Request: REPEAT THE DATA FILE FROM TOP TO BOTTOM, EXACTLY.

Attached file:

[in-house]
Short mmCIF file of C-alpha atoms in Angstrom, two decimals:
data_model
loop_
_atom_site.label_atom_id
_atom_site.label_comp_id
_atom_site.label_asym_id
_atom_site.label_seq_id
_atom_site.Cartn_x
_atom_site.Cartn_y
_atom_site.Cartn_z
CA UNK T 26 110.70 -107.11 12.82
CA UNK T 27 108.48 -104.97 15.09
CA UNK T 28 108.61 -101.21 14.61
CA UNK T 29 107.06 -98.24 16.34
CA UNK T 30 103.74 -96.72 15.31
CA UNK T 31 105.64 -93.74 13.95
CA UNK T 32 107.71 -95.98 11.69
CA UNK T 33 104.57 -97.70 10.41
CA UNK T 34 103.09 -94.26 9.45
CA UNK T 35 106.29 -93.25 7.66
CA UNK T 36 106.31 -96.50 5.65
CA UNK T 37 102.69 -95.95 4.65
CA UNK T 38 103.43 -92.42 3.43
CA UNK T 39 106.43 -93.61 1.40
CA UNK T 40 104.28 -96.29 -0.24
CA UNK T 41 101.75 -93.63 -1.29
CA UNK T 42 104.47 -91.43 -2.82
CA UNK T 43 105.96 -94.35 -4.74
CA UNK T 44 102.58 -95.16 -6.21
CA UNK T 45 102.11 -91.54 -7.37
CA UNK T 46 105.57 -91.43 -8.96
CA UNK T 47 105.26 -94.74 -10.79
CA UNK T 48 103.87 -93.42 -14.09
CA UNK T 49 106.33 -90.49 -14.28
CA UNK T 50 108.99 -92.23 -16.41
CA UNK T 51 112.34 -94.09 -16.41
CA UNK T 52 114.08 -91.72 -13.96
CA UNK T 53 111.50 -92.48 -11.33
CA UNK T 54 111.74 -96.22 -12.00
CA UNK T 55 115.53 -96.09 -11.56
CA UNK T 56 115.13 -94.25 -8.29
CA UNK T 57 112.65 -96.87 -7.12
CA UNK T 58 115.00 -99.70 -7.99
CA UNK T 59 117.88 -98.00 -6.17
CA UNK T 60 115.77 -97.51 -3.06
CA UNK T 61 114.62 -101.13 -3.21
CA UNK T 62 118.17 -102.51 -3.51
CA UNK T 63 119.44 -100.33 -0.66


[in-house]
Short mmCIF file of C-alpha atoms in Angstrom, two decimals:
data_model
loop_
_atom_site.label_atom_id
_atom_site.label_comp_id
_atom_site.label_asym_id
_atom_site.label_seq_id
_atom_site.Cartn_x
_atom_site.Cartn_y
_atom_site.Cartn_z
CA UNK T 26 110.70 -107.11 12.82
CA UNK T 27 108.48 -104.97 15.09
CA UNK T 28 108.61 -101.21 14.61
CA UNK T 29 107.06 -98.24 16.34
CA UNK T 30 103.74 -96.72 15.31
CA UNK T 31 105.64 -93.74 13.95
CA UNK T 32 107.71 -95.98 11.69
CA UNK T 33 104.57 -97.70 10.41
CA UNK T 34 103.09 -94.26 9.45
CA UNK T 35 106.29 -93.25 7.66
CA UNK T 36 106.31 -96.50 5.65
CA UNK T 37 102.69 -95.95 4.65
CA UNK T 38 103.43 -92.42 3.43
CA UNK T 39 106.43 -93.61 1.40
CA UNK T 40 104.28 -96.29 -0.24
CA UNK T 41 101.75 -93.63 -1.29
CA UNK T 42 104.47 -91.43 -2.82
CA UNK T 43 105.96 -94.35 -4.74
CA UNK T 44 102.58 -95.16 -6.21
CA UNK T 45 102.11 -91.54 -7.37
CA UNK T 46 105.57 -91.43 -8.96
CA UNK T 47 105.26 -94.74 -10.79
CA UNK T 48 103.87 -93.42 -14.09
CA UNK T 49 106.33 -90.49 -14.28
CA UNK T 50 108.99 -92.23 -16.41
CA UNK T 51 112.34 -94.09 -16.41
CA UNK T 52 114.08 -91.72 -13.96
CA UNK T 53 111.50 -92.48 -11.33
CA UNK T 54 111.74 -96.22 -12.00
CA UNK T 55 115.53 -96.09 -11.56
CA UNK T 56 115.13 -94.25 -8.29
CA UNK T 57 112.65 -96.87 -7.12
CA UNK T 58 115.00 -99.70 -7.99
CA UNK T 59 117.88 -98.00 -6.17
CA UNK T 60 115.77 -97.51 -3.06
CA UNK T 61 114.62 -101.13 -3.21
CA UNK T 62 118.17 -102.51 -3.51
CA UNK T 63 119.44 -100.33 -0.66